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Arthritis Rheum. 2012 May;64(5):1355-8. doi: 10.1002/art.33464.

Association of single-nucleotide polymorphisms in CCR6, TAGAP, and TNFAIP3 with rheumatoid arthritis in African Americans.

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Division of Clinical Immunology and Rheumatology, University of Alabama at Birmingham, 1530 3rd Avenue South, Birmingham, AL 35294-2182, USA.



We previously reported an analysis of single-nucleotide polymorphisms (SNPs) in 3 validated European rheumatoid arthritis (RA) susceptibility loci, TAGAP, TNFAIP3, and CCR6, in African American patients with RA. Unexpectedly, the disease-associated alleles were different in African Americans from those in Europeans. In an effort to better define their contribution, we performed additional SNP genotyping in these genes.


Seven SNPs were genotyped in 446 African American patients with RA and in 733 African American control subjects. Differences in minor allele frequency between the RA cases and controls were analyzed after controlling for the global proportion of European admixture, and pairwise linkage disequilibrium (LD) was estimated among the SNPs.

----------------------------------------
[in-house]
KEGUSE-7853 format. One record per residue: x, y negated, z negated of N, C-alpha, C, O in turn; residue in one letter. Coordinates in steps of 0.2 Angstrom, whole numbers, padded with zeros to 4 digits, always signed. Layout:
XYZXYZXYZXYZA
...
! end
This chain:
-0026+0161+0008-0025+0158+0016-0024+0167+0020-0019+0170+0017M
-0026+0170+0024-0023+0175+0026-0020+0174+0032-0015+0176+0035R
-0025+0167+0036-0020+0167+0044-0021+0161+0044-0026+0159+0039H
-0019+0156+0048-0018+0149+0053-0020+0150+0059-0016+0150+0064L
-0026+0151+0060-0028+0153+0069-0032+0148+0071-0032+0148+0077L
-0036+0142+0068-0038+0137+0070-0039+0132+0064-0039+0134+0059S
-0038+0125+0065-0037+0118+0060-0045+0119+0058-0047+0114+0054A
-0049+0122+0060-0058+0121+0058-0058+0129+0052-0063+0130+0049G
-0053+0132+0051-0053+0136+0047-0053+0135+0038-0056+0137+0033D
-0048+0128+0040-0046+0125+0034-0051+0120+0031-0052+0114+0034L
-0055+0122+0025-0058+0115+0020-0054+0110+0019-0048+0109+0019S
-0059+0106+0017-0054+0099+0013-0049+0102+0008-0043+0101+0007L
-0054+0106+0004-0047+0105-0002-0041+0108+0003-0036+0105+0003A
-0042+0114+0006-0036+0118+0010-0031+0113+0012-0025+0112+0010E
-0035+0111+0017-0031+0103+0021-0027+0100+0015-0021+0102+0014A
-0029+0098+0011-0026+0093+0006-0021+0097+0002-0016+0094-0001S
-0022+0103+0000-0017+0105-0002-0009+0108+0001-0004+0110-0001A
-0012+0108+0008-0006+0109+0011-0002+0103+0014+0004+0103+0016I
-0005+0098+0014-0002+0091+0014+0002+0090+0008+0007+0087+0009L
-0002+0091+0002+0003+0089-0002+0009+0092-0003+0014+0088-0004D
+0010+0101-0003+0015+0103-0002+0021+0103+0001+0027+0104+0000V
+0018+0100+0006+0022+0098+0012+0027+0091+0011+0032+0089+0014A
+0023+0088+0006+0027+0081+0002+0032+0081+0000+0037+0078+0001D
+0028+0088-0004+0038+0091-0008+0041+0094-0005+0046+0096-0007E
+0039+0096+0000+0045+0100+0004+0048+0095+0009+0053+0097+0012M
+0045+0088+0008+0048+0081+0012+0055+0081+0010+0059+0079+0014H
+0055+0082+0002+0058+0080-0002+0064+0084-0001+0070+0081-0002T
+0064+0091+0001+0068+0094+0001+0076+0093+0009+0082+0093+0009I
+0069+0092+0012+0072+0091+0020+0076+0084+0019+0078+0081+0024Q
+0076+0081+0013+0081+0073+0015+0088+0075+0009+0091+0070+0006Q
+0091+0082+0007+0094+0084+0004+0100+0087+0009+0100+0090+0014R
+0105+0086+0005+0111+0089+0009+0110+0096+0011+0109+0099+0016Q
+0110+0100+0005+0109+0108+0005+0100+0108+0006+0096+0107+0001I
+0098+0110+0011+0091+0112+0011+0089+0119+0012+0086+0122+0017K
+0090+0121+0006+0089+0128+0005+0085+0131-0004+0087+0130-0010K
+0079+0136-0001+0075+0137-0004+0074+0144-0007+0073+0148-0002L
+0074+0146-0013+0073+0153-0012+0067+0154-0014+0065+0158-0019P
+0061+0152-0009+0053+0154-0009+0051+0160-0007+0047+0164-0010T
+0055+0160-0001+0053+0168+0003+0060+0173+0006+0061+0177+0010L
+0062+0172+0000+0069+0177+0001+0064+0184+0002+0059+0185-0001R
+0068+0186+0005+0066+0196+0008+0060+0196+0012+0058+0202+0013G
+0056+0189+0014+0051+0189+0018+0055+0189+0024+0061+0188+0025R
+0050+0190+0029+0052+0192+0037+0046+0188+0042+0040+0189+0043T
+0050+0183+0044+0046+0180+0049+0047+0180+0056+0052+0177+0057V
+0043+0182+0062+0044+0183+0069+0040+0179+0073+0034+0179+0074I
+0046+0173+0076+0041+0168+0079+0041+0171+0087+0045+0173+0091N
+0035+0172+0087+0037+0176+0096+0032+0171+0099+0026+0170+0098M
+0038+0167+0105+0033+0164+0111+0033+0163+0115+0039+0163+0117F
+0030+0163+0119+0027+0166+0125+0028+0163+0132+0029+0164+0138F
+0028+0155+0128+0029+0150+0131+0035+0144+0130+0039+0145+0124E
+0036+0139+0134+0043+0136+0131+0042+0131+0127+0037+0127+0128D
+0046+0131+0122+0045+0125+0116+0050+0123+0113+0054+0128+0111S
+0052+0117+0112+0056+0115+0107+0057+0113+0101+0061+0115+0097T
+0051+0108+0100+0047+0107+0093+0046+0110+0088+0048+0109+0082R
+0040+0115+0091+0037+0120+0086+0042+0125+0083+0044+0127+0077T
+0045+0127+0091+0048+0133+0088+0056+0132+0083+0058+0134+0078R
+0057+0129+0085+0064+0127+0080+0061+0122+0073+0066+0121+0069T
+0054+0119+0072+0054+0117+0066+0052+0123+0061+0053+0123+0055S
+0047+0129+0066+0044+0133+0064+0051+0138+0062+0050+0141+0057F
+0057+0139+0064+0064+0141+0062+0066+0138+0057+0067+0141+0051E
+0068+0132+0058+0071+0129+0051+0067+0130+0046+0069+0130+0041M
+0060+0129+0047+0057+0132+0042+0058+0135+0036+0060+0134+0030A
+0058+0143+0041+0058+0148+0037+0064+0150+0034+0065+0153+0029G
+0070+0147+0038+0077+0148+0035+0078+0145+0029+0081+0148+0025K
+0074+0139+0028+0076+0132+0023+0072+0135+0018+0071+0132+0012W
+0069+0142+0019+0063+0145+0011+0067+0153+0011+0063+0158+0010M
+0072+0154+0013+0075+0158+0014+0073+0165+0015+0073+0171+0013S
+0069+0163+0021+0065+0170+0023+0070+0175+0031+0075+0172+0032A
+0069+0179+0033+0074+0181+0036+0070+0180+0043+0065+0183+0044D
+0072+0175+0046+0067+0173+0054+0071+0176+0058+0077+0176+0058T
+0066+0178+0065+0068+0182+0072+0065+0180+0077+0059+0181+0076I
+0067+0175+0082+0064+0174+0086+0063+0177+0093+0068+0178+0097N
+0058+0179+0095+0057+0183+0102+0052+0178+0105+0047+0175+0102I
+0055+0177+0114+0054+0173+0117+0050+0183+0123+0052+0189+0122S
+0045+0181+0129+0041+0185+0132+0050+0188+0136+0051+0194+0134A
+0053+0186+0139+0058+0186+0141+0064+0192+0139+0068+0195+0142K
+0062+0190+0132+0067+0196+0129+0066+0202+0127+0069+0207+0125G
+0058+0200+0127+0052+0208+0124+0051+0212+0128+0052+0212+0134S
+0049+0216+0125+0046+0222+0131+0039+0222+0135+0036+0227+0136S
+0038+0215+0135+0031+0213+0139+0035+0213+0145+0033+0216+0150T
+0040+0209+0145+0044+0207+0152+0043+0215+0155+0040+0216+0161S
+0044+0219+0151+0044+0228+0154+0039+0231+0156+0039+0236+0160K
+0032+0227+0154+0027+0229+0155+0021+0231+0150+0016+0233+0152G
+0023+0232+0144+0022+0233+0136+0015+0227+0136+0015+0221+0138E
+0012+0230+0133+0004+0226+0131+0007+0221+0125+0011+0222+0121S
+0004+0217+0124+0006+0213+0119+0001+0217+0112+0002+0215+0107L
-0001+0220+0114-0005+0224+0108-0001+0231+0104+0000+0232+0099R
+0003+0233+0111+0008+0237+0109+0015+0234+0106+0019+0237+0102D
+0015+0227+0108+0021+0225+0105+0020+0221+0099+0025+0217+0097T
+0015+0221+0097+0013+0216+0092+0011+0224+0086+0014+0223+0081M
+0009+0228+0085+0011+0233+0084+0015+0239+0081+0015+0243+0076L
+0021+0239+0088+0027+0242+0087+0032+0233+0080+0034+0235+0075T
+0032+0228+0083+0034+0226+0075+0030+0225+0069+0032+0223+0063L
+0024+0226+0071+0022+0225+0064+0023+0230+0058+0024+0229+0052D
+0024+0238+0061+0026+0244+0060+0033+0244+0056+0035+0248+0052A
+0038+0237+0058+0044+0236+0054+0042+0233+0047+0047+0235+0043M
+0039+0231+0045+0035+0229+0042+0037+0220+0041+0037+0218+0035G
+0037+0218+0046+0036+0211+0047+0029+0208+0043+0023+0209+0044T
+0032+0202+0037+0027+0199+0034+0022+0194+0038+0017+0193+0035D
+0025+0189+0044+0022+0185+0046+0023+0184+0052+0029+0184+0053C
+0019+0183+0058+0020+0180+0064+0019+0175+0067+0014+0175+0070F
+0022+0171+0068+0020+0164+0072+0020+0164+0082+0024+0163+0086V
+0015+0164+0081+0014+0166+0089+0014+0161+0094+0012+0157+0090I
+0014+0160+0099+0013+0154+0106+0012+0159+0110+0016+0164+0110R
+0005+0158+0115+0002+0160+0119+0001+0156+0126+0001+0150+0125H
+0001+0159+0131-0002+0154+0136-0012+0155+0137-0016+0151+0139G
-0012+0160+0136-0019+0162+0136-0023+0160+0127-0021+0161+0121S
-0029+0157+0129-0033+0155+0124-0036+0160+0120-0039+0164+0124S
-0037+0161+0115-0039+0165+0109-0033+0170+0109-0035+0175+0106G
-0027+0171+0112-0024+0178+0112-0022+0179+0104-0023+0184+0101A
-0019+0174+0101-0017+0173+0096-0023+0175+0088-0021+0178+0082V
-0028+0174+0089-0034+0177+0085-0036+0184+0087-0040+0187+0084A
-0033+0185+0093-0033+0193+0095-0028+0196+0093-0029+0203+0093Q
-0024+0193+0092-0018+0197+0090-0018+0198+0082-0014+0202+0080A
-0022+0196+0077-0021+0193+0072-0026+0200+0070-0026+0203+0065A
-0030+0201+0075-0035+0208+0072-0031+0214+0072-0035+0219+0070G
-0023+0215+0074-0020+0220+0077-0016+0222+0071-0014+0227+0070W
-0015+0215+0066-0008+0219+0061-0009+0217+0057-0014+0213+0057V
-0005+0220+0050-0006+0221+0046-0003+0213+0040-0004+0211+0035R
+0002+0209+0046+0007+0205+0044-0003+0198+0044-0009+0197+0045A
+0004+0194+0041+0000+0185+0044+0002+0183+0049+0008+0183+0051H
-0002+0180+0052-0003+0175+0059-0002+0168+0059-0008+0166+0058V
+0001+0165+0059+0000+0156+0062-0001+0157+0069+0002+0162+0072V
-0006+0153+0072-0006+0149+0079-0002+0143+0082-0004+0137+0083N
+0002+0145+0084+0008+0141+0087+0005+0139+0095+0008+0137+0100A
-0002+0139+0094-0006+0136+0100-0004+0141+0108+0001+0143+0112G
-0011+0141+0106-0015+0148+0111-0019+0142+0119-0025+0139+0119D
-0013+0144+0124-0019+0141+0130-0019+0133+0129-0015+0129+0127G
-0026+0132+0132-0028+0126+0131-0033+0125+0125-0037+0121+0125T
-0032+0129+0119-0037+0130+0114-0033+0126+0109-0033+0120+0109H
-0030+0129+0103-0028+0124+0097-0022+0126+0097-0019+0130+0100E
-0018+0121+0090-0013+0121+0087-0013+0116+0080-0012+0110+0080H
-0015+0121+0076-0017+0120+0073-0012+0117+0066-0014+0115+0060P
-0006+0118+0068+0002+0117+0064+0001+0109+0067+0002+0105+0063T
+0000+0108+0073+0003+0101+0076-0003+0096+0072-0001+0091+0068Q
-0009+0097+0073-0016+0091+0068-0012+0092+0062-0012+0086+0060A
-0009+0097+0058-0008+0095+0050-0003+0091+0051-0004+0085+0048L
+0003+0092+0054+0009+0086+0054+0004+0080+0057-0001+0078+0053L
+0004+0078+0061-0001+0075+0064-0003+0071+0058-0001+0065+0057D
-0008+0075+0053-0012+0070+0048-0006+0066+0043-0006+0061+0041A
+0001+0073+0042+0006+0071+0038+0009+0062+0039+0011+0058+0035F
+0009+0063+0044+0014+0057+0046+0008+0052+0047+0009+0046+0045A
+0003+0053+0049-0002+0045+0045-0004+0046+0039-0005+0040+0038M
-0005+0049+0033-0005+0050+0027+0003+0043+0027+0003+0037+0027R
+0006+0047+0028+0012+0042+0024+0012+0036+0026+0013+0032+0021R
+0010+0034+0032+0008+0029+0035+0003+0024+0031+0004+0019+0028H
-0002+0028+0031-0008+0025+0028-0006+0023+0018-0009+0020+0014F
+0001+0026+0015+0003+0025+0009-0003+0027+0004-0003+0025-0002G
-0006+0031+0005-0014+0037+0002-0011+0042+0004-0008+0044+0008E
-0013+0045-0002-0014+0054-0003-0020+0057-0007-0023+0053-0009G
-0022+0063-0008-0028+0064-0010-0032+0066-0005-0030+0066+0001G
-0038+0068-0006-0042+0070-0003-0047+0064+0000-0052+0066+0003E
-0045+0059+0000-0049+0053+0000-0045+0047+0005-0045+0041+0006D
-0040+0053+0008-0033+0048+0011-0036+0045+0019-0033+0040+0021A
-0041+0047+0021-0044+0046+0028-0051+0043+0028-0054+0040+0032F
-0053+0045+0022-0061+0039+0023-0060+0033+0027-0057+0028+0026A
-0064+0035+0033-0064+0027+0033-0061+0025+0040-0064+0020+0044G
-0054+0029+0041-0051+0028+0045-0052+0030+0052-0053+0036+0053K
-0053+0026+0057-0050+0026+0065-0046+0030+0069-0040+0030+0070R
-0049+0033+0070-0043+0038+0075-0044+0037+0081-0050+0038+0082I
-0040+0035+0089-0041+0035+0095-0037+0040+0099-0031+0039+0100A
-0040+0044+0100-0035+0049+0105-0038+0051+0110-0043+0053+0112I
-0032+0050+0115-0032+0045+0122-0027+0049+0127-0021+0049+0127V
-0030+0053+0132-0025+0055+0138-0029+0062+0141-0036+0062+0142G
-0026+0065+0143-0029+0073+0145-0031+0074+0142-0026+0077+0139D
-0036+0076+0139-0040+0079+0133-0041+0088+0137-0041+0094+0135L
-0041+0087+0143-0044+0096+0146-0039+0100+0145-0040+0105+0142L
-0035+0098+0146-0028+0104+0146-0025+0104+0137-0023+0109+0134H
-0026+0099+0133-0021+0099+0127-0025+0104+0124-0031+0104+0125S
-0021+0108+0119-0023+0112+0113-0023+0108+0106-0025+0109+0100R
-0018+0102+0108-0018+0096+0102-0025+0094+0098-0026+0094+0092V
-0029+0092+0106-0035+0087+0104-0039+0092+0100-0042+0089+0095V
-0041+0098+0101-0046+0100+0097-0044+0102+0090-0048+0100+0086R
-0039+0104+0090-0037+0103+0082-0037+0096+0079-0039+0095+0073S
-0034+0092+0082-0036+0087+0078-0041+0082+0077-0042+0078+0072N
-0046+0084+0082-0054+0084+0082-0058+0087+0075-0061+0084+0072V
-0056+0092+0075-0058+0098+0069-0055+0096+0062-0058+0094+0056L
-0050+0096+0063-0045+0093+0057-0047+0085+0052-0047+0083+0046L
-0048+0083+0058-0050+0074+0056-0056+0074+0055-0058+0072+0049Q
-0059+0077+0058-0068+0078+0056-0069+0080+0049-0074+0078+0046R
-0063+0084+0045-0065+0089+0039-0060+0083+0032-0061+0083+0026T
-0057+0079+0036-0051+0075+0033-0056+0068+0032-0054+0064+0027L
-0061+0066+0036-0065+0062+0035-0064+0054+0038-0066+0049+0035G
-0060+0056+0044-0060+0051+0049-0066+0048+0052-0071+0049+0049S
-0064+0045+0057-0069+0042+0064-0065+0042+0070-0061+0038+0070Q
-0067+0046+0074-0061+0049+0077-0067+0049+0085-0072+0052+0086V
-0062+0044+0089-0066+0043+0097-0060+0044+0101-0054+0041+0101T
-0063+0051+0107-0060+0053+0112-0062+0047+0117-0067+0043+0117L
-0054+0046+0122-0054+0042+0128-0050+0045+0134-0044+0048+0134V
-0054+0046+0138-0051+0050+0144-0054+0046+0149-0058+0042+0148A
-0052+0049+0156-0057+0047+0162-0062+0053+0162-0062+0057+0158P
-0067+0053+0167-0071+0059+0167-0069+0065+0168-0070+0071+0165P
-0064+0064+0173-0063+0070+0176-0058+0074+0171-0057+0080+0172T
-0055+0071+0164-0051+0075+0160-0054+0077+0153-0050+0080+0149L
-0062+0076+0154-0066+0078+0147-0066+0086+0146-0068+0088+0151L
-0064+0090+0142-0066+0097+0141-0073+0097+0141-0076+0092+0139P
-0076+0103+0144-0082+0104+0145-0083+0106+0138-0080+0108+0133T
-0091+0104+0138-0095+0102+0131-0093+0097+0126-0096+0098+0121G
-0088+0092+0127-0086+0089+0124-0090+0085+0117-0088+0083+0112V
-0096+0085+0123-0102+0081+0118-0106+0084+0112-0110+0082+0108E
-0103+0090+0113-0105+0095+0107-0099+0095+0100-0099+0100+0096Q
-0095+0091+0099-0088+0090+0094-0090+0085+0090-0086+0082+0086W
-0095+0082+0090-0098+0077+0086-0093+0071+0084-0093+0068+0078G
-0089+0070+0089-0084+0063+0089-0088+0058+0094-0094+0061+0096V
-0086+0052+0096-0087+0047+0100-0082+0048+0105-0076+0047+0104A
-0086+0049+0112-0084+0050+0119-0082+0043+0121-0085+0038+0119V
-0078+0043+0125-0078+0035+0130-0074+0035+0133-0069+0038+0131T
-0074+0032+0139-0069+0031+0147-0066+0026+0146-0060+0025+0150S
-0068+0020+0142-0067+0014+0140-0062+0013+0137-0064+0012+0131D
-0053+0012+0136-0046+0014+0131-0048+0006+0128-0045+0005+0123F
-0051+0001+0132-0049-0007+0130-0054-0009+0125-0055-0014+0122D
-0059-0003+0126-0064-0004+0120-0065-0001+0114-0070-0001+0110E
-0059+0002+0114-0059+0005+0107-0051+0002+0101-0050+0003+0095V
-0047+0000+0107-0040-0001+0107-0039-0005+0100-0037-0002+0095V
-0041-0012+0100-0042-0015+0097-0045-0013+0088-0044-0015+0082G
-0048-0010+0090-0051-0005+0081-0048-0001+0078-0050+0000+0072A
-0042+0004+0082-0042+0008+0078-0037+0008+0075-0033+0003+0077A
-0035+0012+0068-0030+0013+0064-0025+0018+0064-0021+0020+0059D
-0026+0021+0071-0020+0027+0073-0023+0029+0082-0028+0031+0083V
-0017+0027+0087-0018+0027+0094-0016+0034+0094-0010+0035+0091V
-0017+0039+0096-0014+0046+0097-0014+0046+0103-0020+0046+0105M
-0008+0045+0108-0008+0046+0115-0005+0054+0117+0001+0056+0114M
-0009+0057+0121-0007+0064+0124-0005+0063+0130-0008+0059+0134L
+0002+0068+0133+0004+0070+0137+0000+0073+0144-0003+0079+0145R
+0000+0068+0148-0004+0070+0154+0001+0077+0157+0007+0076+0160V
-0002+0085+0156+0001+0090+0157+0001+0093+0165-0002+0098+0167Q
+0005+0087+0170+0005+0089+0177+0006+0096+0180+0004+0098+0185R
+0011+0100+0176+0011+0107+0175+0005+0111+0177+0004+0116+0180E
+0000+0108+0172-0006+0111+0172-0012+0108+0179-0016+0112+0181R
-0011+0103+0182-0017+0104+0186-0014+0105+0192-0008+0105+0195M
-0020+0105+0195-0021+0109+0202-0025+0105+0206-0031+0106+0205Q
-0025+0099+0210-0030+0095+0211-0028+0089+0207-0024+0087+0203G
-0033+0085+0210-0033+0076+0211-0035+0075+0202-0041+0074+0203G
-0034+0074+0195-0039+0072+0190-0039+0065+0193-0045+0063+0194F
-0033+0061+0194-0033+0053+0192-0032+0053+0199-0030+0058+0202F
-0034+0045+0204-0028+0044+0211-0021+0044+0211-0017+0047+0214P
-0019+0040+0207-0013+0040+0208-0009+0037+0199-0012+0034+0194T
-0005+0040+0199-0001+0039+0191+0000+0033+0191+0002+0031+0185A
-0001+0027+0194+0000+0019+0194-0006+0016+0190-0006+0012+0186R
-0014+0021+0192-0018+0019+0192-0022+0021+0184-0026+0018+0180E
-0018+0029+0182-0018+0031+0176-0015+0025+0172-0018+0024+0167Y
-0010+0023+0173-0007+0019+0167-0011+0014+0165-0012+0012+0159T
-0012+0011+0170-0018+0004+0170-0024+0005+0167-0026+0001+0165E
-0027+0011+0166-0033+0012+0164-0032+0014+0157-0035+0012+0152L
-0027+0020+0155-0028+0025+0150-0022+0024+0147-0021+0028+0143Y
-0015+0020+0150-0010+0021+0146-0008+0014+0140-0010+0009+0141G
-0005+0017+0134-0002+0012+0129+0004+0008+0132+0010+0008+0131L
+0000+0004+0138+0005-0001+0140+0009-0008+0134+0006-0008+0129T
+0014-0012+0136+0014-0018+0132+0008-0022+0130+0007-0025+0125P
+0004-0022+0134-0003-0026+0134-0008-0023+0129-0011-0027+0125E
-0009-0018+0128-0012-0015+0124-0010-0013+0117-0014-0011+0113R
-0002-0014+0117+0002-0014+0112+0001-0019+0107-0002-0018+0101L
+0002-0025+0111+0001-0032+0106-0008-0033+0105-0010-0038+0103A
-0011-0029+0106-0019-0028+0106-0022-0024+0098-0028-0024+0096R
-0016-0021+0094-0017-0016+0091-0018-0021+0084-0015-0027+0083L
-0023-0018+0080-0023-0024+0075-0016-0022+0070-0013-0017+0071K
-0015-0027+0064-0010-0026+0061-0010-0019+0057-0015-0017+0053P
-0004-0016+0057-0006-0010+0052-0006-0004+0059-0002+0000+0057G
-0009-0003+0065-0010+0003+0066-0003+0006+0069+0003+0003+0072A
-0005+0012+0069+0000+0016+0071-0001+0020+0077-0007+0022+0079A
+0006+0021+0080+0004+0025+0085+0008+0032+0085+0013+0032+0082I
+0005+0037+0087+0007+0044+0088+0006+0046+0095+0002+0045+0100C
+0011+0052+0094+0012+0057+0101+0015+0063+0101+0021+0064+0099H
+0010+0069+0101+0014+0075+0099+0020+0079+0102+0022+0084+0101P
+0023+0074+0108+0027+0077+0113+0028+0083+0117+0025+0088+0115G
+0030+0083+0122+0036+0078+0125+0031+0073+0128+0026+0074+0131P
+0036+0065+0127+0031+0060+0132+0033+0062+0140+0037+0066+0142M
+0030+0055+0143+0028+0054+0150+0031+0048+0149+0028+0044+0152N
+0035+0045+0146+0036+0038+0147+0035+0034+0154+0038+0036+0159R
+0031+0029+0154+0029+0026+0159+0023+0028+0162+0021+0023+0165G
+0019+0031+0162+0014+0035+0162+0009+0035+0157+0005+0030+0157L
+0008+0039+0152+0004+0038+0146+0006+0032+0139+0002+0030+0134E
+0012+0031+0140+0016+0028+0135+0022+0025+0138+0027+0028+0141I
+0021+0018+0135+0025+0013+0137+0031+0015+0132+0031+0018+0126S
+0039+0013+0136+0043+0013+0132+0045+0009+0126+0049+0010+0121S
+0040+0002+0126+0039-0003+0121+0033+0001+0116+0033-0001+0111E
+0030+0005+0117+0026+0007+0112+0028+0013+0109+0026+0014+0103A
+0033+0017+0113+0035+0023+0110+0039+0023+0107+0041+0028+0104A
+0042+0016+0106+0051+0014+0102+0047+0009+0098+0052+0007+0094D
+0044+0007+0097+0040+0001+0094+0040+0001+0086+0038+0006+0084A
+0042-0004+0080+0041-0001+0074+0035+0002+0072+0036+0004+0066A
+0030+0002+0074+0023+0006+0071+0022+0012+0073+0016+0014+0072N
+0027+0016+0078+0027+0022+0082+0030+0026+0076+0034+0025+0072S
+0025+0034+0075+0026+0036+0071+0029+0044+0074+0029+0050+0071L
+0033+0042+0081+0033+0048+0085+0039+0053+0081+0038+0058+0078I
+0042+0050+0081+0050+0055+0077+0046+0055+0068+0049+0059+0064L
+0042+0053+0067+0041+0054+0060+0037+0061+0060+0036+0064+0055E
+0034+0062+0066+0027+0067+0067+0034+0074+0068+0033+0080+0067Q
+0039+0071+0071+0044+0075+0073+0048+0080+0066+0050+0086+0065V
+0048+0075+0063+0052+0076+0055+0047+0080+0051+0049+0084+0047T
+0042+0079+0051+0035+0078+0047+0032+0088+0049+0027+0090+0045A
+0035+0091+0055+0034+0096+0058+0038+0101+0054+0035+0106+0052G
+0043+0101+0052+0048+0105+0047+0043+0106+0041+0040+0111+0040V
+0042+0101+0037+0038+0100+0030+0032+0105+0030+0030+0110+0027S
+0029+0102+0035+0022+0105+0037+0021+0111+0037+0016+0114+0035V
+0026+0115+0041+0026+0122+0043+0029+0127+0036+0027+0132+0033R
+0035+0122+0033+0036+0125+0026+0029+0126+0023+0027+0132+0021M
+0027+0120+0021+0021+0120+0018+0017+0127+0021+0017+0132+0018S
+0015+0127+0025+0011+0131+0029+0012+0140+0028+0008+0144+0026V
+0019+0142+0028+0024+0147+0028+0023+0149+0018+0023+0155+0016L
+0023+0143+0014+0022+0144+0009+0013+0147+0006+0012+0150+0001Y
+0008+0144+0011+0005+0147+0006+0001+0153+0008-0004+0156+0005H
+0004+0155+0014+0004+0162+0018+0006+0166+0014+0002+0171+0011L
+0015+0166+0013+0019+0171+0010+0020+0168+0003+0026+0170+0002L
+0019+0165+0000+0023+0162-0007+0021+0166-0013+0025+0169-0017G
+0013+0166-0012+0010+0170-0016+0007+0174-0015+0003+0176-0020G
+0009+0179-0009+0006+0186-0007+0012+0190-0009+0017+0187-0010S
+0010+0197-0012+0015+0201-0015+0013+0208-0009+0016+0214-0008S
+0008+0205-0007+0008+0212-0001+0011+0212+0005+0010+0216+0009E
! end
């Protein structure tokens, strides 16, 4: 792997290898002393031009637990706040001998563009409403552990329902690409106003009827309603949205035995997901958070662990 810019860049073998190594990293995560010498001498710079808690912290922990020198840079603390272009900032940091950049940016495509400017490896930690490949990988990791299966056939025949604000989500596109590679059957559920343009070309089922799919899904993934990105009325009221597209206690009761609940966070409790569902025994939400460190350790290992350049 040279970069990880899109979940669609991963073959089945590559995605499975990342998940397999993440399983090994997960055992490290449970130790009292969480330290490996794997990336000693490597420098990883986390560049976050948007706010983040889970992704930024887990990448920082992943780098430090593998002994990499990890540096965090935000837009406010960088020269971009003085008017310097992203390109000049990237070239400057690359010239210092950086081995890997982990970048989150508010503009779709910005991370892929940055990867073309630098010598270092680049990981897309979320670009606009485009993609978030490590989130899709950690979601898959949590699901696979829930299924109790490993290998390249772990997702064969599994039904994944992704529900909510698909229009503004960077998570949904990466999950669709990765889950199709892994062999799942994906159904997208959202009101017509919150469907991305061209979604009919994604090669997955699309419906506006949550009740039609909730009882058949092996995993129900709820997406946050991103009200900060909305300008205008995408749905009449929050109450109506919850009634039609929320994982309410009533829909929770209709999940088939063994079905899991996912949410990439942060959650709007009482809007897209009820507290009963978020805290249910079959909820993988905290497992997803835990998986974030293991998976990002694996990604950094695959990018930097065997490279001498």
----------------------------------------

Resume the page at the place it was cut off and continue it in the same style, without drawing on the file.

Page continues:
Three SNPs were significantly associated with RA: the TNFAIP3 rs719149 A allele (OR 1.22 [95% confidence interval (95% CI) 1.03-1.44], P = 0.02), the TAGAP rs1738074 G allele (OR 0.75 [95% CI 0.63-0.89, P = 0.0012), and the TAGAP rs4709267 G allele (OR 0.74 [95% CI 0.60-0.91], P = 0.004). Pairwise LD between the TAGAP SNPs was low (r(2) = 0.034). The haplotype containing minor alleles for both TAGAP SNPs was uncommon (4.5%). After conditional analysis of each TAGAP SNP, its counterpart remained significantly associated with RA (rs1738074 for rs4709267 P = 0.00001 and rs4709267 for rs1738074 P = 0.00005), suggesting independent effects.


SNPs in regulatory regions of TAGAP and an intronic SNP (TNFAIP3) are potential susceptibility loci in African Americans. Pairwise LD, haplotype analysis, and SNP conditioning analysis suggest that these 2 SNPs in TAGAP are independent susceptibility alleles. Additional fine-mapping of this gene and functional genomic studies of these SNPs should provide further insight into the role of these genes in RA.

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